8. Then add the chopped peppers and carrots, replace the lid and cook for another 45 minutes.

Hungarian goulash recipe

I served this with boiled rice, but it would also go well just with some bread.

Hungary recipe flag


Philippines: Adobo chicken

Over time, friends have got to know that I like to cook, and in particular that I like to cook things from different places. Last year a friend who is originally from the Philippines kindly brought me ‘The Filipino Cookbook‘. It’s been sitting there on the shelf for too long, and since she was coming to visit I said I would try and make something from the book. So, today’s recipe is a chicken dish which the book suggests is one of the most popular in the Philippines.


  • 1.25kg bone-in chicken breasts, thighs or drumsticks
  • 1 tbsp oil
  • 3 cloves of garlic, crushed
  • 1 tbsp whole black peppercorns
  • 1 tsp of brown sugar
  • 1 bay leaf
  • 1 large onion

For the marinade:

  • 180ml white wine vinegar or cider vinegar
  • 60ml water
  • 65ml lime juice
  • 250ml soy sauce


  1. Combine marinade ingredients in a box and mix throughly before adding the chicken and refridgerating over night.
  2. Remove chicken from the marinade.
  3. Heat a skillet or sautee pan and add the oil, and then the garlic until it is lightly browned. Add the chicken and sautee for 10 minutes.
  4. Add the marinade, peppercorns, sugar and bay lead. Cover the pan and bring to the boil, and reduce the eeat and simmer for around 45 minutes or until the meat is tender. Add the onion and simmer for another 5 minutes.

I served this with fried rice. To make the fried rice, which is best cooked in a wok if you have one add 1 tbsp of oil and sautee 3 cloves of garlic, and then add a chopped onion and cook until translucent. Add another tbsp of oil and increase the heat to high and add the rice. Stir fry for about 5 minutes but make sure you stir constantly to stop the rice sticking. Then pour over 3 eggs which have been lightly beaten and then 1 tbsp light soy sauce, 1/2 tsp salt, 1/4 tsp ground black pepper.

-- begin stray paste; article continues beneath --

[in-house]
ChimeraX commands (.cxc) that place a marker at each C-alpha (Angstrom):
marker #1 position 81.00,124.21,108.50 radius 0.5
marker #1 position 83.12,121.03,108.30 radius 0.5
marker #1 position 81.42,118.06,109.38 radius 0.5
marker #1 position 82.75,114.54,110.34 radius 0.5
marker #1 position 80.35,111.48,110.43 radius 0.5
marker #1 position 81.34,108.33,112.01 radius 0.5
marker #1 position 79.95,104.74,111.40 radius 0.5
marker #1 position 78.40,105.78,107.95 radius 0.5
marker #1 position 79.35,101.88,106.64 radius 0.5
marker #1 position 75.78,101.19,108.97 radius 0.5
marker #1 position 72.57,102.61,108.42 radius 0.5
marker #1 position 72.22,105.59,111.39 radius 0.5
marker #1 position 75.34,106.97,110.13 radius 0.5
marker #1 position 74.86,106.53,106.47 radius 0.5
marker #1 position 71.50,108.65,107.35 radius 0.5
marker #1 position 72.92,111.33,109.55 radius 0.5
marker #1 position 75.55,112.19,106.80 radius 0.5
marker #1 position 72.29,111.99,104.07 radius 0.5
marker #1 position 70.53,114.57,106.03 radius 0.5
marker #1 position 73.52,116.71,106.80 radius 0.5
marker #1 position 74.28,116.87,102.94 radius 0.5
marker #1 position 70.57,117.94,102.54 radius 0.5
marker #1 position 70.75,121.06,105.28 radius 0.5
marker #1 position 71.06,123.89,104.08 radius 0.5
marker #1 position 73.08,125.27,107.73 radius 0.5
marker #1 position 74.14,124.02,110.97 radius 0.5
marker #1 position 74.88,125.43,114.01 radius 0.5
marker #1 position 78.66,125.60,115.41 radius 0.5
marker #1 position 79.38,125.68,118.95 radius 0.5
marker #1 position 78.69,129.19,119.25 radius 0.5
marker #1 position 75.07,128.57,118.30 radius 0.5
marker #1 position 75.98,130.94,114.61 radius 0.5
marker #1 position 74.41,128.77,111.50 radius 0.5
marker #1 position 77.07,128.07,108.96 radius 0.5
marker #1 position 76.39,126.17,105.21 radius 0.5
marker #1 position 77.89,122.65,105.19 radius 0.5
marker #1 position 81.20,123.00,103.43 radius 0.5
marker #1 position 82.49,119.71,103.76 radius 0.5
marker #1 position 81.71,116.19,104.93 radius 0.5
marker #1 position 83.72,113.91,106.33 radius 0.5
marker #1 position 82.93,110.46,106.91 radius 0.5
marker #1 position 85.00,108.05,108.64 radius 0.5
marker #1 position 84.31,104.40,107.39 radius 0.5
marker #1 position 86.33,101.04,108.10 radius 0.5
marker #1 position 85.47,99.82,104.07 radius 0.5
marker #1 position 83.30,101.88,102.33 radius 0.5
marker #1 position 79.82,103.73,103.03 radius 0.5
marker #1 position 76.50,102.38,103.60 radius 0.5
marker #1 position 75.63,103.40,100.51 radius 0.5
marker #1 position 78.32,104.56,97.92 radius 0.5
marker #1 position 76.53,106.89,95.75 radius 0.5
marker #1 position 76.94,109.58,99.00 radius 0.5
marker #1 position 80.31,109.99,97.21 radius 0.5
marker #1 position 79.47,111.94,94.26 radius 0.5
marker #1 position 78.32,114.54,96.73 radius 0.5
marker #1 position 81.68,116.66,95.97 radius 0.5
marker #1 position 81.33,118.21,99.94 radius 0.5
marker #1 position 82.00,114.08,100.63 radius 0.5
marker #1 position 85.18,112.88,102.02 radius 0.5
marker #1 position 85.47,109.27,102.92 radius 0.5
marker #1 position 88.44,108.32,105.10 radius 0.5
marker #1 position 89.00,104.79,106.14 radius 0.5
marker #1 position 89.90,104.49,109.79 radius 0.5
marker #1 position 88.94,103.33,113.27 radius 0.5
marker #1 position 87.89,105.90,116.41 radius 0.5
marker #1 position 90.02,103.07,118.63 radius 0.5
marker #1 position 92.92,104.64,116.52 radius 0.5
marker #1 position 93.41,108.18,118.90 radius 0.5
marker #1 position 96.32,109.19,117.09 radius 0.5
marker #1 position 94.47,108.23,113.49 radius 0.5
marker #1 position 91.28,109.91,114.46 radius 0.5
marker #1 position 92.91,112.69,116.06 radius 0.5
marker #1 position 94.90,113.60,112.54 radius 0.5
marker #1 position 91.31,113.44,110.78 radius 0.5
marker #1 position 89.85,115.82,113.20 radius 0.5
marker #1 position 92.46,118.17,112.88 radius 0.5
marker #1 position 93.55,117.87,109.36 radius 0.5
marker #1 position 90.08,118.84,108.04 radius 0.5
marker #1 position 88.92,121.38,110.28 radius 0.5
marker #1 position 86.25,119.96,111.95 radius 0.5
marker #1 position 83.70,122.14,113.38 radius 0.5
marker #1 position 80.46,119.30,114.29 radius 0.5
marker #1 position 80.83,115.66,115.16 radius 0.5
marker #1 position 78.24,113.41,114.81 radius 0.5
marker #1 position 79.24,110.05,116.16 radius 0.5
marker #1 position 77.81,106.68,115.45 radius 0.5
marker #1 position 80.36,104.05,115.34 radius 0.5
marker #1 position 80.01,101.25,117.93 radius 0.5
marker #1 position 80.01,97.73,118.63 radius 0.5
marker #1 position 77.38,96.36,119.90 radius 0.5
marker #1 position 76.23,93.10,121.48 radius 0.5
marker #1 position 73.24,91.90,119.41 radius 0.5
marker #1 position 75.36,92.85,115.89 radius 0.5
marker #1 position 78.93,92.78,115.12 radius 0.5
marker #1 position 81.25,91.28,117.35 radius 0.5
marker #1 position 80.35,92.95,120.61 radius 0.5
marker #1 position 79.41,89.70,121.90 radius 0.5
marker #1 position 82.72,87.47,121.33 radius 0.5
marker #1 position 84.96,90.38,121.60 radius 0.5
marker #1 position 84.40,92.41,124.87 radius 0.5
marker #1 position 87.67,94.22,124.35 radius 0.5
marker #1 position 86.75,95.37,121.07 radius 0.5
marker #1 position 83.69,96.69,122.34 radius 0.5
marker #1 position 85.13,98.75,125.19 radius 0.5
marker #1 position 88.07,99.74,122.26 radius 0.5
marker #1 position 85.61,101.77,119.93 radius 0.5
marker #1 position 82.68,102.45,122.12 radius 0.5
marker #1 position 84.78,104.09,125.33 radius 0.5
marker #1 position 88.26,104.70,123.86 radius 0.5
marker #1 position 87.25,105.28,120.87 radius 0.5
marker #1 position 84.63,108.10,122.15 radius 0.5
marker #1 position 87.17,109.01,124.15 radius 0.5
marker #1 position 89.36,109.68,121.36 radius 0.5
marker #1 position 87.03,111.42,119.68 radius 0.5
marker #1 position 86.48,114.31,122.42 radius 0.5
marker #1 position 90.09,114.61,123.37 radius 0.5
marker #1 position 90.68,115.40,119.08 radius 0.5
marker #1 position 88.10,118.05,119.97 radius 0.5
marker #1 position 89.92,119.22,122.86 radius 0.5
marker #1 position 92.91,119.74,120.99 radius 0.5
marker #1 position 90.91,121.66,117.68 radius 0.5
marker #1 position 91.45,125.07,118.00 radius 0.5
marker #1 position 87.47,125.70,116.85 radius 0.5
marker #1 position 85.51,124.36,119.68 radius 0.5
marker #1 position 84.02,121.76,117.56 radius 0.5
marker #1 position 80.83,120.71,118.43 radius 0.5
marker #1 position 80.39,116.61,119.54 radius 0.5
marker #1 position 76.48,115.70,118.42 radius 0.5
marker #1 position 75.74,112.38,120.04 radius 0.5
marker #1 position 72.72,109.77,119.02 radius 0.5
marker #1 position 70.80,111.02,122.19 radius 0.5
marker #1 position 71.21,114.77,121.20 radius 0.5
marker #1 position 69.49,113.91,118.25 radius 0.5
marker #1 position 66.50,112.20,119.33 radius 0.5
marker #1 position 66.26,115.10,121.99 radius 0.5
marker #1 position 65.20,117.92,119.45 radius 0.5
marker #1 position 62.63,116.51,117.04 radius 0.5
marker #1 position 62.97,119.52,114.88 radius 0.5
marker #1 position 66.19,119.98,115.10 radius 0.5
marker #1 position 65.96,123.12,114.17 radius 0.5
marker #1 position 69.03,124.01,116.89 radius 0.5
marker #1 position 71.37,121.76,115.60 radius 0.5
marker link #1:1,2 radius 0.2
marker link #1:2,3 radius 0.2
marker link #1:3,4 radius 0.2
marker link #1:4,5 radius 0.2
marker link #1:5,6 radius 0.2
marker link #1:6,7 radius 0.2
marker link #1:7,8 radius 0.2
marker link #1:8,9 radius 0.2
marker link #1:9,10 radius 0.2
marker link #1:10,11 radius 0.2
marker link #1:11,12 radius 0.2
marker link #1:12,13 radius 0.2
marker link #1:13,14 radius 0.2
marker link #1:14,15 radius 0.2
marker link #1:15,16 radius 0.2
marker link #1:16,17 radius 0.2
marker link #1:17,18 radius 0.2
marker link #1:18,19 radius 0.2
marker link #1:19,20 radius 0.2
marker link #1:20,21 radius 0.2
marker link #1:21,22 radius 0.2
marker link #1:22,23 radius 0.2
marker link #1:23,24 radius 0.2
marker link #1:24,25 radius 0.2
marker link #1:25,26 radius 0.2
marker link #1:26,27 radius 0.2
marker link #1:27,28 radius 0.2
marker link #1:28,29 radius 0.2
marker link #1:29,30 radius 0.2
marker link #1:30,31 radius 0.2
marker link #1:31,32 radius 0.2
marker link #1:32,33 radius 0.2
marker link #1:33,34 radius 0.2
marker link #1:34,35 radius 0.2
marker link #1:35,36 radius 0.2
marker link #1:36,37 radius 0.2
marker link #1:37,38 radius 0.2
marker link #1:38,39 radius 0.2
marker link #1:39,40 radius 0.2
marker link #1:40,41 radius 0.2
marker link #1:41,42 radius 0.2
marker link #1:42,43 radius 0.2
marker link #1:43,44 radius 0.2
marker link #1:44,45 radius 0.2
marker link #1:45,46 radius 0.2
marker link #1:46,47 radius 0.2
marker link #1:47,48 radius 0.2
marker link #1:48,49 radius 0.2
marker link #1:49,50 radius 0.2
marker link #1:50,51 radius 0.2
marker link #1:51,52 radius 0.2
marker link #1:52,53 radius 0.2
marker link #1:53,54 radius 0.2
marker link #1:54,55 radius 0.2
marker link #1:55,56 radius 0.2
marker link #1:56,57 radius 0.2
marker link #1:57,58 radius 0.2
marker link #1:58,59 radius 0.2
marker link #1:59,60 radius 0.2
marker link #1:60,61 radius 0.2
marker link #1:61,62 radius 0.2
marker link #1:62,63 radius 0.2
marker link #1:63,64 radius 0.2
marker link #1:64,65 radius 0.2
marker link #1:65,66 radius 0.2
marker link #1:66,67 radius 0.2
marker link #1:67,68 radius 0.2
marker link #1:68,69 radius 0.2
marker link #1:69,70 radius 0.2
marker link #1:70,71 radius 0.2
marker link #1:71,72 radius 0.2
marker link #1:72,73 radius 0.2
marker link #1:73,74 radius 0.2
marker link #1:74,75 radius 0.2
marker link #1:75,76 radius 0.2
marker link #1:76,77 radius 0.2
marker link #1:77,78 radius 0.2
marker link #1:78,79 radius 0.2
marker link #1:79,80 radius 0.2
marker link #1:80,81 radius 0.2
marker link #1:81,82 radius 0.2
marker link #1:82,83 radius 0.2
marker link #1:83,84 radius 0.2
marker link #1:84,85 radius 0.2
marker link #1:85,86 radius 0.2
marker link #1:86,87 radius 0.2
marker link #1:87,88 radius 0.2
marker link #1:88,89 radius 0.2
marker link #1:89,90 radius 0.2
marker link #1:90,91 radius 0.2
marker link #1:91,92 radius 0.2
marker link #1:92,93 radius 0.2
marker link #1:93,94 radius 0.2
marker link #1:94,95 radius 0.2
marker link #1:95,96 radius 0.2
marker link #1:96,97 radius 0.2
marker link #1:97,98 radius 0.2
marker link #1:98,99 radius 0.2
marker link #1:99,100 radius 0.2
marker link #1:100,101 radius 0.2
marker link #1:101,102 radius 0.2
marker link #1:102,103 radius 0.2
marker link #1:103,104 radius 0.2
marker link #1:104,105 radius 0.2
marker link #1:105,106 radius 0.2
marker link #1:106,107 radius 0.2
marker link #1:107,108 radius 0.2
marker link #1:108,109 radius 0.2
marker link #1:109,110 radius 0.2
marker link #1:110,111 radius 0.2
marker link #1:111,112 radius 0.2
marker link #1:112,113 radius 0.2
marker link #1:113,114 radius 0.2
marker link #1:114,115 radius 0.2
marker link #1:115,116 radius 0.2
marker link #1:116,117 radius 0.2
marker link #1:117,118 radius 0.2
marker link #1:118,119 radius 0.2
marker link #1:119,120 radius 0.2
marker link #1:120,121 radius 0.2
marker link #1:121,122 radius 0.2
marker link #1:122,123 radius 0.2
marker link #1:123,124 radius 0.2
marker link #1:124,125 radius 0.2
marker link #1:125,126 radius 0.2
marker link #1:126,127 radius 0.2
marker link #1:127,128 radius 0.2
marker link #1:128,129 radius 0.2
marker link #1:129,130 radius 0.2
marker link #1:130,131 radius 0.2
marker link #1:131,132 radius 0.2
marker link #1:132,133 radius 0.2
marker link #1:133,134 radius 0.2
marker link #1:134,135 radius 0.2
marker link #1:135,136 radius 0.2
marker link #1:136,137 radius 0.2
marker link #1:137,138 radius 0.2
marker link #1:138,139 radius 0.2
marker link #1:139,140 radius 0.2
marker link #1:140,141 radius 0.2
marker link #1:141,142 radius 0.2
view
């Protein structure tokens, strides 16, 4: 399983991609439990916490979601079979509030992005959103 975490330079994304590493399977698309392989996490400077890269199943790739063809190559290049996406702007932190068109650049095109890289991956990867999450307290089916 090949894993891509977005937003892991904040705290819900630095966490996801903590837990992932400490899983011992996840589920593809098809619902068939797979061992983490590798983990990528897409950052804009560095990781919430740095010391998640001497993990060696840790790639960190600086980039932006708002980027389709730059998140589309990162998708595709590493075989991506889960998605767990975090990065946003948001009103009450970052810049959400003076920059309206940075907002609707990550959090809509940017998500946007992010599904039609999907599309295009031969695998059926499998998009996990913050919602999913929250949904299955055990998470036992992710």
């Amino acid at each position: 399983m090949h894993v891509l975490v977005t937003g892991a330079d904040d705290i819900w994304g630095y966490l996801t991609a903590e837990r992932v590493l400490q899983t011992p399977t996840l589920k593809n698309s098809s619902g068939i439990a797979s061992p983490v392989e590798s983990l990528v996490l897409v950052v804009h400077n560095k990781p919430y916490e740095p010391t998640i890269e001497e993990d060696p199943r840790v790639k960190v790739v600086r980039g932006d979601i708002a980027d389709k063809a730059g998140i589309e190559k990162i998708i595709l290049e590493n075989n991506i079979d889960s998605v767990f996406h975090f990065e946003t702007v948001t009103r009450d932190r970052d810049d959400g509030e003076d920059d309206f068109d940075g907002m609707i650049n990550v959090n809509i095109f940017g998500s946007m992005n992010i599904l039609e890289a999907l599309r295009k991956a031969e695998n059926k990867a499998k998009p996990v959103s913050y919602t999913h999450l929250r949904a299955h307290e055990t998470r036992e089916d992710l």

The adobo chicken got the seal of approval from my friend, as did the bibingka (a kind of rice coconut cake) which I served for dessert – recipe to follow soon.

Mexico: Pork Pibil

Pork pibil

In 2013 I discovered the restaurant chain Wahaca on a day wandering around London, and this for me was when I started to really explore different types of Mexican food – before then fajitas were more or less about it. I remember the first visit, as we made an effort to order a selection of things which we hadn’t had before – including a cactus taco, pork pibil among other things (photographs below).

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I’ve acquired a couple of the Thomasina Miers cookery books and over the last year or so and I’ve tried a few recipes (tinga de pollo being a favourite). To represent Mexico in my year of cooking different dishes from around the world I’ve chosen to have a go at pork pibil. This seems to be one of Wahaca’s best selling dishes, and you can find the recipe here. Part of the fun of cooking these different dishes is finding out about new ingredients – and for this one, something I’ve never cooked with before is achiote paste.